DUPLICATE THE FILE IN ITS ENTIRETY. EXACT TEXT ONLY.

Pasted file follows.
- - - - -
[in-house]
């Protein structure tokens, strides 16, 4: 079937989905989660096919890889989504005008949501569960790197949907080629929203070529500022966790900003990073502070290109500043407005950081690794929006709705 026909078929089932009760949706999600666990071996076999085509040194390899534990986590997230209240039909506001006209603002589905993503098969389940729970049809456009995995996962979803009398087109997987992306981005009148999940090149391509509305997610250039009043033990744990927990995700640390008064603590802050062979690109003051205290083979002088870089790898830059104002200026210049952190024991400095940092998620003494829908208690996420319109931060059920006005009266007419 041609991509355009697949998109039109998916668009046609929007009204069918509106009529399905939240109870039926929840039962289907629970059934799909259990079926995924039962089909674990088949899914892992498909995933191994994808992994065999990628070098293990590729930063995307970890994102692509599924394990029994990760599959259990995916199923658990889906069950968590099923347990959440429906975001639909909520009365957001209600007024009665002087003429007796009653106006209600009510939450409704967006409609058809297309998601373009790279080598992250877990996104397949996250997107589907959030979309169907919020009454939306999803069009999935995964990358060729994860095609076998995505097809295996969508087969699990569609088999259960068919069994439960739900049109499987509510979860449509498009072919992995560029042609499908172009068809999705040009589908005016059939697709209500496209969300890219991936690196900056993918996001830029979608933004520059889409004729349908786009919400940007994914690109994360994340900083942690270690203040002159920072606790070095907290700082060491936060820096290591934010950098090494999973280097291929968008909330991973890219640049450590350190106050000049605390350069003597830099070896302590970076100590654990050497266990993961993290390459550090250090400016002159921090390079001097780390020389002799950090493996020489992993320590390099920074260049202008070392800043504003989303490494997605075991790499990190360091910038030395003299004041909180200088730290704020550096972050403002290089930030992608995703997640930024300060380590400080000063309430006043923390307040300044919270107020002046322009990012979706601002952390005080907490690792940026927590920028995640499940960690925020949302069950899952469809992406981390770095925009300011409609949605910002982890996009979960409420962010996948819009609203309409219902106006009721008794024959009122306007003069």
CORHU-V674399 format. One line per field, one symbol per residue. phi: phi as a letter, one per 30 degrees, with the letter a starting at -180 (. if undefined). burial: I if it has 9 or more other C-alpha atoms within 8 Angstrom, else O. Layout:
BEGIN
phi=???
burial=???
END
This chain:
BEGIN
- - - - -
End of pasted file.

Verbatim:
[in-house]
């Protein structure tokens, strides 16, 4: 079937989905989660096919890889989504005008949501569960790197949907080629929203070529500022966790900003990073502070290109500043407005950081690794929006709705 026909078929089932009760949706999600666990071996076999085509040194390899534990986590997230209240039909506001006209603002589905993503098969389940729970049809456009995995996962979803009398087109997987992306981005009148999940090149391509509305997610250039009043033990744990927990995700640390008064603590802050062979690109003051205290083979002088870089790898830059104002200026210049952190024991400095940092998620003494829908208690996420319109931060059920006005009266007419 041609991509355009697949998109039109998916668009046609929007009204069918509106009529399905939240109870039926929840039962289907629970059934799909259990079926995924039962089909674990088949899914892992498909995933191994994808992994065999990628070098293990590729930063995307970890994102692509599924394990029994990760599959259990995916199923658990889906069950968590099923347990959440429906975001639909909520009365957001209600007024009665002087003429007796009653106006209600009510939450409704967006409609058809297309998601373009790279080598992250877990996104397949996250997107589907959030979309169907919020009454939306999803069009999935995964990358060729994860095609076998995505097809295996969508087969699990569609088999259960068919069994439960739900049109499987509510979860449509498009072919992995560029042609499908172009068809999705040009589908005016059939697709209500496209969300890219991936690196900056993918996001830029979608933004520059889409004729349908786009919400940007994914690109994360994340900083942690270690203040002159920072606790070095907290700082060491936060820096290591934010950098090494999973280097291929968008909330991973890219640049450590350190106050000049605390350069003597830099070896302590970076100590654990050497266990993961993290390459550090250090400016002159921090390079001097780390020389002799950090493996020489992993320590390099920074260049202008070392800043504003989303490494997605075991790499990190360091910038030395003299004041909180200088730290704020550096972050403002290089930030992608995703997640930024300060380590400080000063309430006043923390307040300044919270107020002046322009990012979706601002952390005080907490690792940026927590920028995640499940960690925020949302069950899952469809992406981390770095925009300011409609949605910002982890996009979960409420962010996948819009609203309409219902106006009721008794024959009122306007003069």
CORHU-V674399 format. One line per field, one symbol per residue. phi: phi as a letter, one per 30 degrees, with the letter a starting at -180 (. if undefined). burial: I if it has 9 or more other C-alpha atoms within 8 Angstrom, else O. Layout:
BEGIN
phi=???
burial=???
END
This chain:
BEGIN